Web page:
Beginner's Heart

Beginner's Heart

mouthy middle-aged white chicks…

loudmouthI freely admit I’m a loudmouth. AND political, to boot. Not to mention an engaged Buddhist, and a wannabe Unitarian. Which is to say, a total bleeding heart liberal with a big vocabulary. (As distinguished from a knee-jerk liberal — NOT what we like in my family.)

This is not a good thing in some venues. Trust me. Nor does it … make me friends. :) In fact, I never ask to be friends on FB, and warn everyone who tries to friend me. I am VERY political.

But how can we sit by and condone things that hurt people? Things that exclude people?  I don’t know why this matters so much to me, and so little to many people I run into (over?), but it does. On both counts. For me, the political is ALWAYS personal. The ’60s were about the politics, for some of us — not the sex, drugs, rock & roll. :)

Apropos of politics, and helping people when we can, I sometimes read grants for organisations. I used to write them, but now I read them. Kind of fingers & thumb of the same hand. And when I read, I look for certain things: the mission of the granting organisation, obviously. But also: who benefits from this? How much does it cost per person served? Does it leave out folks?exclusion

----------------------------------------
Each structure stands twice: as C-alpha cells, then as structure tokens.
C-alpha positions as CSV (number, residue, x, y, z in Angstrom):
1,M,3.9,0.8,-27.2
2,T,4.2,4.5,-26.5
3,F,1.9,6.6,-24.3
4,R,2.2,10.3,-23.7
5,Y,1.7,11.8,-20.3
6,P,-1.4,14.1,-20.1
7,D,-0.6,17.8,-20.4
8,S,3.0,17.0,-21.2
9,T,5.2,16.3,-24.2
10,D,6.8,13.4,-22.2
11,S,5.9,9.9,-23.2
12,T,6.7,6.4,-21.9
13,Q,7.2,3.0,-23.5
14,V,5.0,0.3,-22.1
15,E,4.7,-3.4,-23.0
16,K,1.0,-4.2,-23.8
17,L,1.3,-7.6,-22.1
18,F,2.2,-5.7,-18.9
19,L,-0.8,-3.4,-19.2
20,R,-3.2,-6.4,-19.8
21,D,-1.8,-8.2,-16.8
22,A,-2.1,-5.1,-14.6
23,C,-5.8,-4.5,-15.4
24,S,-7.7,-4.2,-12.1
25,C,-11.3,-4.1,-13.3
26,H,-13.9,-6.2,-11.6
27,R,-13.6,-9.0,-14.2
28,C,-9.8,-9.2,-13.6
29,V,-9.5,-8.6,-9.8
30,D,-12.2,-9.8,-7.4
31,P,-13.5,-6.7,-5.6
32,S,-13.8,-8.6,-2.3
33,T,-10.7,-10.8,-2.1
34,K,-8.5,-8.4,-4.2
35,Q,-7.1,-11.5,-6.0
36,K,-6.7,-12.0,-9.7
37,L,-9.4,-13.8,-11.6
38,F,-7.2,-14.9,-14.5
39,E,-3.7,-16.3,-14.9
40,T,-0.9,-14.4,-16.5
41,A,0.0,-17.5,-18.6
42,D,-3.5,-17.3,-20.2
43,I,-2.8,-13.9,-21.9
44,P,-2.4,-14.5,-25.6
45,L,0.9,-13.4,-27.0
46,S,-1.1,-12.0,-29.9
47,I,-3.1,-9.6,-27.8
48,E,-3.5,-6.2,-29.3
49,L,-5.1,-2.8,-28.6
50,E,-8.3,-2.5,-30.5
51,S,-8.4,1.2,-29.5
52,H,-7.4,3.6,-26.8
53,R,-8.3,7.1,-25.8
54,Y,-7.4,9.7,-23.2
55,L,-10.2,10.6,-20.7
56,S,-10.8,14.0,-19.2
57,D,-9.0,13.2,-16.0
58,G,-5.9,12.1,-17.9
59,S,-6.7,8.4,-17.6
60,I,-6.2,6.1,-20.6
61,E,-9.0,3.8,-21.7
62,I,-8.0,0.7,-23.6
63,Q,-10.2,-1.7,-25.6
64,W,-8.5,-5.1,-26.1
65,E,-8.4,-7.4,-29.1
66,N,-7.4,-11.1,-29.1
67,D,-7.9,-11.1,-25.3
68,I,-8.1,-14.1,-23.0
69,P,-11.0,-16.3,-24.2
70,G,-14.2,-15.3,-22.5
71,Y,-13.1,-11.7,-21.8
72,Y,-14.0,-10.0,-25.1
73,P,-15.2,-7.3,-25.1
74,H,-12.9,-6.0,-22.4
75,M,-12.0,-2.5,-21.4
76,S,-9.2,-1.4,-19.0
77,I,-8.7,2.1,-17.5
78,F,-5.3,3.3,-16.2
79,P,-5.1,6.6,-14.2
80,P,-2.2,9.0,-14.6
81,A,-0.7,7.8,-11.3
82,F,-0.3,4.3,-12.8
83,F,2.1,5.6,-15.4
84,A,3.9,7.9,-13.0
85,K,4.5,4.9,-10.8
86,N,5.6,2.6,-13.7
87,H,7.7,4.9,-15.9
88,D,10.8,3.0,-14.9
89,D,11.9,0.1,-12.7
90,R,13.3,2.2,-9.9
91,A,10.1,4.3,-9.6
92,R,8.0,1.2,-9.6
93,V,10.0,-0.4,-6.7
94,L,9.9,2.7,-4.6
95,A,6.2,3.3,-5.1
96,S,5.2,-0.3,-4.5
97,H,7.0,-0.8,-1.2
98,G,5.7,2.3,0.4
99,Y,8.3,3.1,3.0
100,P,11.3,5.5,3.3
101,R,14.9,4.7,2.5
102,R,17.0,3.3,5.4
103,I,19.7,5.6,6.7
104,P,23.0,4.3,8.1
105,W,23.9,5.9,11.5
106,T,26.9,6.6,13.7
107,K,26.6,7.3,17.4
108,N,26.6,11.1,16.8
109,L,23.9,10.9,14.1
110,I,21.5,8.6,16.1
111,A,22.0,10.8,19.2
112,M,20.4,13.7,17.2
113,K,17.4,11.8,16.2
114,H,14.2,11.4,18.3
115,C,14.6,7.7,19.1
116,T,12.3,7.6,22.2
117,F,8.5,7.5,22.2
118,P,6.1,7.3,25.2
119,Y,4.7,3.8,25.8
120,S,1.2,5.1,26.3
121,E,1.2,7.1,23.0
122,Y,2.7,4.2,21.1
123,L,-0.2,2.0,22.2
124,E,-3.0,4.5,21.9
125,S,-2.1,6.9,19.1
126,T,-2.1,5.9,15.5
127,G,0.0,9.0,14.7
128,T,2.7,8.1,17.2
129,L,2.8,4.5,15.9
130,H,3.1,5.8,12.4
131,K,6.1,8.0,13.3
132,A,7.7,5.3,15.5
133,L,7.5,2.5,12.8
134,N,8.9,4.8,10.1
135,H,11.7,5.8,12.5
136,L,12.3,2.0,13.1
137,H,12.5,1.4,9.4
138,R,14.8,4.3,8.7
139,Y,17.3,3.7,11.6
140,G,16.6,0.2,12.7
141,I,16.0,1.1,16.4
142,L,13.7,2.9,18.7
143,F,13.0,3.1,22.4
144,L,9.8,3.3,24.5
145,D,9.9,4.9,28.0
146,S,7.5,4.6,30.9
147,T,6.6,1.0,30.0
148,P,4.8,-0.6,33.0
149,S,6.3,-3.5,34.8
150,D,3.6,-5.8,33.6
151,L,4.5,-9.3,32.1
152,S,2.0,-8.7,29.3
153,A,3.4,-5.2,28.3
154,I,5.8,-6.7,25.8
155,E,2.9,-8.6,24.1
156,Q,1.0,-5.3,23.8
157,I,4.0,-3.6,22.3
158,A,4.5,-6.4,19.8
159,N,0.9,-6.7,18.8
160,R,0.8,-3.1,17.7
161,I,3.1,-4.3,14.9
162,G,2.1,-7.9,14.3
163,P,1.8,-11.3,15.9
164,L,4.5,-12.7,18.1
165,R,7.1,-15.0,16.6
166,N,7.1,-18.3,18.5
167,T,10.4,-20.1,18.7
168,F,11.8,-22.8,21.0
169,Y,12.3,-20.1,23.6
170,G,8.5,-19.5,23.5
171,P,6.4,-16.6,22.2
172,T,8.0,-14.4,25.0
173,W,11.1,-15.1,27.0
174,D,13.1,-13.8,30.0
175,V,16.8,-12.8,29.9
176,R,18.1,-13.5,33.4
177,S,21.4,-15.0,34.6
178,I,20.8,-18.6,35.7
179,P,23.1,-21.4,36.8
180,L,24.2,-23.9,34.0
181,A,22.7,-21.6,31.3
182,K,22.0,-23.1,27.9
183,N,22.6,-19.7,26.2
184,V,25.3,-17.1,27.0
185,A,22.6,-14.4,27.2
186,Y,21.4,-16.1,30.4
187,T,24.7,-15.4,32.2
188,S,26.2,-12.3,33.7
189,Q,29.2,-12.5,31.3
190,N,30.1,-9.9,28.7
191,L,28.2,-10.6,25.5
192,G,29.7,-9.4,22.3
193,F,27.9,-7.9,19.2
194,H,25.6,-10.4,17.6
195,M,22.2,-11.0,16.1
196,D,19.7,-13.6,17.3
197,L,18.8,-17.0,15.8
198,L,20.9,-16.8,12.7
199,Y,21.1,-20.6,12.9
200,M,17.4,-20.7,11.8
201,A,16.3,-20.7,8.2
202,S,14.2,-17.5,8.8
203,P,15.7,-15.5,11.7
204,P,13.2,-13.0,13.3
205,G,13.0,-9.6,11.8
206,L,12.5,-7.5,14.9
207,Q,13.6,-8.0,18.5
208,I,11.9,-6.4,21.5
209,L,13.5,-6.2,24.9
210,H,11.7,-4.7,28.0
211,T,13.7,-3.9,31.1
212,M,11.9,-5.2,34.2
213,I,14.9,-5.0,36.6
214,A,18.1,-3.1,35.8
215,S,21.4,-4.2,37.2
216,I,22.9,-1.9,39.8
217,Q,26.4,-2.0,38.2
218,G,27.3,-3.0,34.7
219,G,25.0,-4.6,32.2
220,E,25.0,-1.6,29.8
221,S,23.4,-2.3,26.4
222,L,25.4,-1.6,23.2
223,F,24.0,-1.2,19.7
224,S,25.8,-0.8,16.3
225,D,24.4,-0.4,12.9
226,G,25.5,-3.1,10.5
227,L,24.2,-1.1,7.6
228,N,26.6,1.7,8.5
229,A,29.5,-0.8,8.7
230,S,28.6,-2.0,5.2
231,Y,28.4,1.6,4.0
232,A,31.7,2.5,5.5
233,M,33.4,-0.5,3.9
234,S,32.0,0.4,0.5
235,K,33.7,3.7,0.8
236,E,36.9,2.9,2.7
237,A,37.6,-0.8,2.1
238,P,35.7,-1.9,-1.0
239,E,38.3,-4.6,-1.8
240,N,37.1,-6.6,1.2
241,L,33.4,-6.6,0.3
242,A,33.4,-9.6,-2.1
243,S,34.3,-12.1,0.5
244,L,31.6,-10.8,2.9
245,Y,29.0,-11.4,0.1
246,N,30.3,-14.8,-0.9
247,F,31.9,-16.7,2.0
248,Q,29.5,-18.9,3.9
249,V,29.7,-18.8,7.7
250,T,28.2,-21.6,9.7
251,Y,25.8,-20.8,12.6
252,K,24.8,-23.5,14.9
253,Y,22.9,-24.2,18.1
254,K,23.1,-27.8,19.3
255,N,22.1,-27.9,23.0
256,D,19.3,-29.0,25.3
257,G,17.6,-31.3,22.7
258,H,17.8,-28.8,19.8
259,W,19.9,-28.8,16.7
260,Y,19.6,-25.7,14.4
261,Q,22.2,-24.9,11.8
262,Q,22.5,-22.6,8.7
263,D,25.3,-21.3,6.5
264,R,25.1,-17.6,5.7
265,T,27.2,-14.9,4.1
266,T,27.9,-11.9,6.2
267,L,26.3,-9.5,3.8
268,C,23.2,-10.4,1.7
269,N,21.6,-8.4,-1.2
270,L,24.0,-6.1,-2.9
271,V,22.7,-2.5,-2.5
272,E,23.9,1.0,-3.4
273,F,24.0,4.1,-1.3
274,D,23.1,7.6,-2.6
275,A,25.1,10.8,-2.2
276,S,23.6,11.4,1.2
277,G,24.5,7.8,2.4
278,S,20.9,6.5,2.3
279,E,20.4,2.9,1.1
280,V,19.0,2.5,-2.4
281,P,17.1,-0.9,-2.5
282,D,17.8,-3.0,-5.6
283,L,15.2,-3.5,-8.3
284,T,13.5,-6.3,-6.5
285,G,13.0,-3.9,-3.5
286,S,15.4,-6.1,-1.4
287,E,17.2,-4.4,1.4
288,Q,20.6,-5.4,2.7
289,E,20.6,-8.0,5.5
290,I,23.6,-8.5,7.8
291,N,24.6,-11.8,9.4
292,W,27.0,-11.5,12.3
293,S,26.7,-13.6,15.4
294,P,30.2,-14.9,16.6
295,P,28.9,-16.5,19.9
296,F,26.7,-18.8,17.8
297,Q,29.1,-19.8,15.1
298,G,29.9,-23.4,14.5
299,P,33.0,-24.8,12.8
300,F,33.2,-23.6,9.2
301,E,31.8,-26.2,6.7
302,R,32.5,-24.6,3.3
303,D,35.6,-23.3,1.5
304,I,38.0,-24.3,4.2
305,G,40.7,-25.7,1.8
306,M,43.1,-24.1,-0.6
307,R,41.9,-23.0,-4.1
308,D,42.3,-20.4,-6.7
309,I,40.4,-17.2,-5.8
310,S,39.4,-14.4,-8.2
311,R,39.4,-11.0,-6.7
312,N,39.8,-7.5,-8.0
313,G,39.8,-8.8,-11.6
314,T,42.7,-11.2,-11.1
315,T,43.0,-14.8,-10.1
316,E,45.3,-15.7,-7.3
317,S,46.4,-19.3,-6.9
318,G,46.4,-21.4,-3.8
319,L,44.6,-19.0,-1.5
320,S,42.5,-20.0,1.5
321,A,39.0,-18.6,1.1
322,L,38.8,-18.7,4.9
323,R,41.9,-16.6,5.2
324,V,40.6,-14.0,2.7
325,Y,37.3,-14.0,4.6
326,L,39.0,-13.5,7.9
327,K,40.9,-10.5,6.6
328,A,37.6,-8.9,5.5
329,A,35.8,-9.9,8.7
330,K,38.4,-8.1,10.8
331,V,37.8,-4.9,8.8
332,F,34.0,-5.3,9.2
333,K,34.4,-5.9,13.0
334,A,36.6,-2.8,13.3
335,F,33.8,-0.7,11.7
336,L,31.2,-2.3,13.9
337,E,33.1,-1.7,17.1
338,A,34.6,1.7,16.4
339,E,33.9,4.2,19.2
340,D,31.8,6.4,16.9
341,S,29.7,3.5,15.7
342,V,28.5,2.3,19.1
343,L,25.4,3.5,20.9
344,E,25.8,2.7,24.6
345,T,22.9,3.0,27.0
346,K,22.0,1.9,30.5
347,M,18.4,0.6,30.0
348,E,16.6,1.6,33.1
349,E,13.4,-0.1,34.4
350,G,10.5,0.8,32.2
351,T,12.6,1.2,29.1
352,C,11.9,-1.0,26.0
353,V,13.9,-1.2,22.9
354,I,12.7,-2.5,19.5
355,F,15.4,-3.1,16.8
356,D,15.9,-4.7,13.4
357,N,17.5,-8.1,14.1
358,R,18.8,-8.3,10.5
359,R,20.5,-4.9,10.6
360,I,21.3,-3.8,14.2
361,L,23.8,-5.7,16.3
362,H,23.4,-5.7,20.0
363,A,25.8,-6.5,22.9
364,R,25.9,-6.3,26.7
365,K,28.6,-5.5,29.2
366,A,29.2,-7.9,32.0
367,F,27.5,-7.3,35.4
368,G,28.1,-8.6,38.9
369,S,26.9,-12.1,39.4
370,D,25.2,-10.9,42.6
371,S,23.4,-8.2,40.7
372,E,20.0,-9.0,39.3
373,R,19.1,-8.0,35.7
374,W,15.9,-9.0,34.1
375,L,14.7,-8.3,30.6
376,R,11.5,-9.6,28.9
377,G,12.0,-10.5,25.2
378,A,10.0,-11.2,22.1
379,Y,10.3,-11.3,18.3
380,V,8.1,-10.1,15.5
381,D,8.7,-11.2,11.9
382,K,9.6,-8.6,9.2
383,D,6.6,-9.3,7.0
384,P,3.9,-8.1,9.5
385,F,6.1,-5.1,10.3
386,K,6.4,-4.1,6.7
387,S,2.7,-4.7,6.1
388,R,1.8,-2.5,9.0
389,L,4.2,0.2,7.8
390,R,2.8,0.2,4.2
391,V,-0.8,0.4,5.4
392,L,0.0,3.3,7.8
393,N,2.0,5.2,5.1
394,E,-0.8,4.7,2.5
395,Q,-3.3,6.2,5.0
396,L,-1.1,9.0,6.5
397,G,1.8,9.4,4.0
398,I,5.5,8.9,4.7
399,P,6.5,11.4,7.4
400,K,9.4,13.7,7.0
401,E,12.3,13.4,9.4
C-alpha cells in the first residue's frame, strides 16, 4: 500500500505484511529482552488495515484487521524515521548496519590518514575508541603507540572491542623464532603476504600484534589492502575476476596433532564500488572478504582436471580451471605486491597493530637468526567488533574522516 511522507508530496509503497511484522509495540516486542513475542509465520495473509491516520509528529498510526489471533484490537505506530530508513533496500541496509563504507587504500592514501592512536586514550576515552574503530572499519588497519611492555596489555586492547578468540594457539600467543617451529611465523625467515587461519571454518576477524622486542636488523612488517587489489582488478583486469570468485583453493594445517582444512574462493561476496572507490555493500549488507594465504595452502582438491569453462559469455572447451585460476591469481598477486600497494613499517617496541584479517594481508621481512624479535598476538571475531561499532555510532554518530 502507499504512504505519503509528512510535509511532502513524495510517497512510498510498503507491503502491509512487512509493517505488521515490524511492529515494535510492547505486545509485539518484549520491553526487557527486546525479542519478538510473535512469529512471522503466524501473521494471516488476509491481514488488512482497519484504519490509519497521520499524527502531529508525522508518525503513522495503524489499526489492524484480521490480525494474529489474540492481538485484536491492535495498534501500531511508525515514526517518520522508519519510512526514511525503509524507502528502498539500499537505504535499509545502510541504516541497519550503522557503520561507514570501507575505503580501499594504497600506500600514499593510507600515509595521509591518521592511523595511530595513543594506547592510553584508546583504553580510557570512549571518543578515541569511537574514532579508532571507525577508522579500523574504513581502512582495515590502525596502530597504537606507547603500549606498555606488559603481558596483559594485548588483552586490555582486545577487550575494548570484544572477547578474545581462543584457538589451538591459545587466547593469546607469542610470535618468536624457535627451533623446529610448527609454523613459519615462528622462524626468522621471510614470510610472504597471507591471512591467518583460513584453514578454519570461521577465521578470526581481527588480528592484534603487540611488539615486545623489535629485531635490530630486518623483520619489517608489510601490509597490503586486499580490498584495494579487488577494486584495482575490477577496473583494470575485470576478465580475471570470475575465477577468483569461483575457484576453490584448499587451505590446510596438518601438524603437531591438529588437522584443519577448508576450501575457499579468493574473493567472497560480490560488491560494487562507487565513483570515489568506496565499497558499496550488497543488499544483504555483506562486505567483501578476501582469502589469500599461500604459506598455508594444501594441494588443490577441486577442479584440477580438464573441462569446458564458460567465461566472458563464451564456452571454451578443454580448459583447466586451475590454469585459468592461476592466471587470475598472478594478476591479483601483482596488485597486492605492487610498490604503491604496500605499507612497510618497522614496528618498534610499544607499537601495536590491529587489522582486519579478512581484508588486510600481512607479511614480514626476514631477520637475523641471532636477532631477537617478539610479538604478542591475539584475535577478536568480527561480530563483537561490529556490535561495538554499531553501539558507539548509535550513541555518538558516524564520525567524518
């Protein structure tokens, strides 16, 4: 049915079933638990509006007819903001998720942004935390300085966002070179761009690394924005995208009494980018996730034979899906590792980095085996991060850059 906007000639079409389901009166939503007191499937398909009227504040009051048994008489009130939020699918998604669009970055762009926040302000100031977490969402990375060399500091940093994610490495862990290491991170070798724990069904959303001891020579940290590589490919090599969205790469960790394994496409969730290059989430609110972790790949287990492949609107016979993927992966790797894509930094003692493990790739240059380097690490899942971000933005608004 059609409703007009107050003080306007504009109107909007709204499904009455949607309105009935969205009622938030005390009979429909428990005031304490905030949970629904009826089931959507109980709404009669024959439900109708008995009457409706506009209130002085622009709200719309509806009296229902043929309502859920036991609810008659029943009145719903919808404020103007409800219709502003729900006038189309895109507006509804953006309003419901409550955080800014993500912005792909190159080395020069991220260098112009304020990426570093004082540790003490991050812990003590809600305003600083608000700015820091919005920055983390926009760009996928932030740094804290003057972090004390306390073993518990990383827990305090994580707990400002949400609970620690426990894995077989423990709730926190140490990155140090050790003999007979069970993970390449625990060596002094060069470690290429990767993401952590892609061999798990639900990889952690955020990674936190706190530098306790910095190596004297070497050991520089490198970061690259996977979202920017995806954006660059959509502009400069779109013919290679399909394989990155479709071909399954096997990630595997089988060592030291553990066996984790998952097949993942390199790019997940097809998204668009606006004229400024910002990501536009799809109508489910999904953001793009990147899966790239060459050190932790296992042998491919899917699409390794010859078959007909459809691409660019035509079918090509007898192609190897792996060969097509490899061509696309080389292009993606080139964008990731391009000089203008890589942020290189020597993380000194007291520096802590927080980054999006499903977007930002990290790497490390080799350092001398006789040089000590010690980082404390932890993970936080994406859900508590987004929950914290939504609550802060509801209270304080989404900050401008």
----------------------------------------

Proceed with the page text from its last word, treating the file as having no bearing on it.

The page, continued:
For instance, if it’s a reading grant, and the book you’re reading stereotypes a minority, well, what’s up with that? Do I think we should fund your project? And note: in Oklahoma there are many ‘minorities’ who get left out: women, African Americans, the physically handicapped, Native Americans, non-Christian religions, homosexuals, single mothers, atheists… The list of who’s ‘out’ is pretty much everyone except white men of property. And I’m only kinda kidding…

I didn’t grow up a white man of property. I grew up a minority — a white woman in an Asian country. ‘Marginalised’ by both race & gender. Later, I would be a white non-Muslim woman in a Muslim country. Outside the right lines because of my gender, again, but also my ‘lack’ of faith. Maybe this is why I’m pretty dead-set on inclusion of my friends. Because few of my friends are white men of property.

inclusion 2Please note: my wonderful, thoughtful, reflectively liberal husband is a ‘white man of property.’ And as soon as my sons pay off their college loans, I hope they too become men of property. They’re already white (well, mostly). But my best friends are all over the American census: black, Indian, gay, Muslim, atheist, Hindu, Jewish, lesbian, single mothers, physically handicapped. Shoot, a LOT of these ‘categories’ are family members!

So here’s my point: why is this such a big thing in America? Such a big deal that we don’t even notice — many Americans, that is — until we slap against it. We don’t even see that the book we’re reading stereotypes Native Americans. Nor do we see that our idea of the ideal American West paradigm leaves out the horrific suffering of Native Americans, the slavery of Chinese rail workers, the slavery of African Americans…

Why are so many Americans aghast that the new Miss America, for instance, is ‘Indian American’? She’s an American citizen, for cryin’ out loud! And isn’t the fact that there’s a big outcry PROOF that this country is, at BEST, ‘integrated’…? Because true inclusion means we’re all in this together. Which we don’t really seem to be. Instead, we think that America should look like my lovely niece: blue-eyed, pretty, and educated. The fact that she’s gay? Well, at least that doesn’t SHOW, right?